Howard  is incredible as the old Indian  chief who returns from the dead in
     order to protect his family, and restore to  it a lost son, a twin who  was
     stolen at  birth by  an enemy  tribe.  This  film FEELS  more like  genuine
     Native American than any  other I can think of.   The Utah mountain scenery
     is breath-taking.  Costuming  (mostly furs) is authentic.   And dialogue is
     actually in the Cheyenne and Crow  languages, with English subtitles.   And
     there's enough  mysticism (especially in the old Indian's relationship with
     his horse) to please any Pagan audience. 
     WIZARDS, 1977, C-80m 
     D: Ralph Bakshi.  Voices of Bob Holt, Jesse Wells, Richard Romanus, David 
     Proval, Mark Hamill. 
               Post-holocaust scenario withthe forcesof evil technologyled bythe
     wizard Blackwolf arrayed against the forces of benevolent  magic led by the
     wizard Avatar.   With background stylings  a la Roger  Dean, and  character
     design that borrows from  Vaughn Bode, this is tongue-in-cheek  wizardry at
     its finest.  The character of Elinor,  a faery nymph, is a complete success
     -- a milestone in  adult animation.  Great voice work and  nice music.  And
     who is that wonderful (uncredited) narrator??? 
     XANADU, 1980, C-88m 
     D: Robert Greenwald.  Olivia Newton-John, Michael Beck, Gene Kelly, James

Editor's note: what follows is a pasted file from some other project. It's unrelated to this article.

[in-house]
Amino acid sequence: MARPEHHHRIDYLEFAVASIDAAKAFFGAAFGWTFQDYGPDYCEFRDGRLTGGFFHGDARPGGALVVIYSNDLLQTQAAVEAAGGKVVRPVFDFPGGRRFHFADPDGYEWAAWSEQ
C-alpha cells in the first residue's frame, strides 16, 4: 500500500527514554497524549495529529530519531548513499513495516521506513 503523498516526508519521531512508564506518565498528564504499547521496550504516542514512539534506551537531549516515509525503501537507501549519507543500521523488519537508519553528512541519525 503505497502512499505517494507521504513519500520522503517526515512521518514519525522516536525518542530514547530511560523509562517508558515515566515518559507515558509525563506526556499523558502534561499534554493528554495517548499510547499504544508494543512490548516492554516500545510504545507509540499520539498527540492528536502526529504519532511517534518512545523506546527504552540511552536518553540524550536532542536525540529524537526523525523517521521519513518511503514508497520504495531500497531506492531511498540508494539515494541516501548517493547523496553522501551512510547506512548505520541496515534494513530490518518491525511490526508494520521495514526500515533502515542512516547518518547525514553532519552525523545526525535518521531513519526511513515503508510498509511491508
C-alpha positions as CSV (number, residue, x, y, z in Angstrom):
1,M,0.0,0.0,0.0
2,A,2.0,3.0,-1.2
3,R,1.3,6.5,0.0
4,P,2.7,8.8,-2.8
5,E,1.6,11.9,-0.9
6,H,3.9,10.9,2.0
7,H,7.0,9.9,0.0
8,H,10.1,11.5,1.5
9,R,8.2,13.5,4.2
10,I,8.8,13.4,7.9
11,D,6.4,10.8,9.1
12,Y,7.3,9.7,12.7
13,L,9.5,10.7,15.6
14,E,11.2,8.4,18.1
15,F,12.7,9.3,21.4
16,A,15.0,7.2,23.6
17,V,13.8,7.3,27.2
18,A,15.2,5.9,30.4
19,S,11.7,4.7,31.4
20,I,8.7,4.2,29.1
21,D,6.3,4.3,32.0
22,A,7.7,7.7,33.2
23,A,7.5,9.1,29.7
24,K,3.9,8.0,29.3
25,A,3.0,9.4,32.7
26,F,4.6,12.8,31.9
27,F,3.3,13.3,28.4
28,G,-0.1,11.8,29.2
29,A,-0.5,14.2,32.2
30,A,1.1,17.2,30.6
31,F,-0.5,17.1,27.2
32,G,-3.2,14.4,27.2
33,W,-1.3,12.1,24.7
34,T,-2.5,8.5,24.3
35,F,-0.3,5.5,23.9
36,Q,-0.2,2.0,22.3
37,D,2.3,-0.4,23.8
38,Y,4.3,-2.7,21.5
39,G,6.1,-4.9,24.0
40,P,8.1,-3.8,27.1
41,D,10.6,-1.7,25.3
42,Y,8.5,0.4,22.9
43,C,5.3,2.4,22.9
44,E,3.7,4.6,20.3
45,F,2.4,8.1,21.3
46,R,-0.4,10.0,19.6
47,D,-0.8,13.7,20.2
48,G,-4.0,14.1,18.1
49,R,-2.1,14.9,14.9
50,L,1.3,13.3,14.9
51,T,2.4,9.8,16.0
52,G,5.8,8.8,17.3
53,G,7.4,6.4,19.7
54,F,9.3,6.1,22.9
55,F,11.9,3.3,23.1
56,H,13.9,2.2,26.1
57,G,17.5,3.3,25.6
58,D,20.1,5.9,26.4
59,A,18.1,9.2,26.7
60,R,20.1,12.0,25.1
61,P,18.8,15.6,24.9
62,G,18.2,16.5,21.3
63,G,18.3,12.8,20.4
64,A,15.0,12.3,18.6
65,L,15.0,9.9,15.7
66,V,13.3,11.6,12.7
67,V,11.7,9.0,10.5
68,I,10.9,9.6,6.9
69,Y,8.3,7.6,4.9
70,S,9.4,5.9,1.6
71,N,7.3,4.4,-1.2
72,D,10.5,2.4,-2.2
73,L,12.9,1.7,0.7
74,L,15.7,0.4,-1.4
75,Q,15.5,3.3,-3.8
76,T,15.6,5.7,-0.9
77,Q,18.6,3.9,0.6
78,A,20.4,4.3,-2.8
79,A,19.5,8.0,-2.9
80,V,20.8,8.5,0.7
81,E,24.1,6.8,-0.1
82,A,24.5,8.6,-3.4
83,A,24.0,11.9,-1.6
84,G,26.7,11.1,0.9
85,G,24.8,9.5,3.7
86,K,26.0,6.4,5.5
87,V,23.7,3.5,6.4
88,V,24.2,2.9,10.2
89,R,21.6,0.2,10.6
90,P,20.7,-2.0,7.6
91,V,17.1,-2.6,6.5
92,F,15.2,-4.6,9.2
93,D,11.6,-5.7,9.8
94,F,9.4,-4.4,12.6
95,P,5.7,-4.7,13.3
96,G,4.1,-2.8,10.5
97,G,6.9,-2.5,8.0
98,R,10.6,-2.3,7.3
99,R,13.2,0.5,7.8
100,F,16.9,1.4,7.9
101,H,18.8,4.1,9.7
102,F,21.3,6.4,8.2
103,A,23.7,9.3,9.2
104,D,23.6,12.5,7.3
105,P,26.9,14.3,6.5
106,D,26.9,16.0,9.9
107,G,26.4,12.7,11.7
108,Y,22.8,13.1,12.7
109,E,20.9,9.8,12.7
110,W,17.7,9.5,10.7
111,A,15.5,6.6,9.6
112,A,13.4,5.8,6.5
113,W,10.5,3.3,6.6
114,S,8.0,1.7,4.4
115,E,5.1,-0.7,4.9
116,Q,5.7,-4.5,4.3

Sloyan, Dimitra Arliss, Katie Hanley. 
          Yeah, yeah, I know.  On one level, it's just Olivia Newton-John on 
     roller-skates.   But on another level,  it is the  story of how one  of the
     nine  muses of classical mythology (Terpsichore) comes down from Olympus to
     inspire  a young artist.  On yet a third level, it is the biggest Hollywood
     musical produced  since the golden years of MGM.   And it works well on all
     counts.  The  brilliant musical score (including several  chart-toppers) is
     provided by the Electric Light Orchestra's Jeff Lynne, and Olivia does them
     up proper.  Gene  Kelly might not dance as well as he  once did, but he can
     still charm  as well.  And did anyone notice that's Sandahl Bergman leading
     the  muses  in dance?   As  if  that weren't  enough,  the film  includes a
     delightful  animated segment that marked  the debut for  Don Bluth studios,
     which later gave us 'The Secret of NIHM' and 'An American Tail'. 


Next: Candlemas (Gwydion)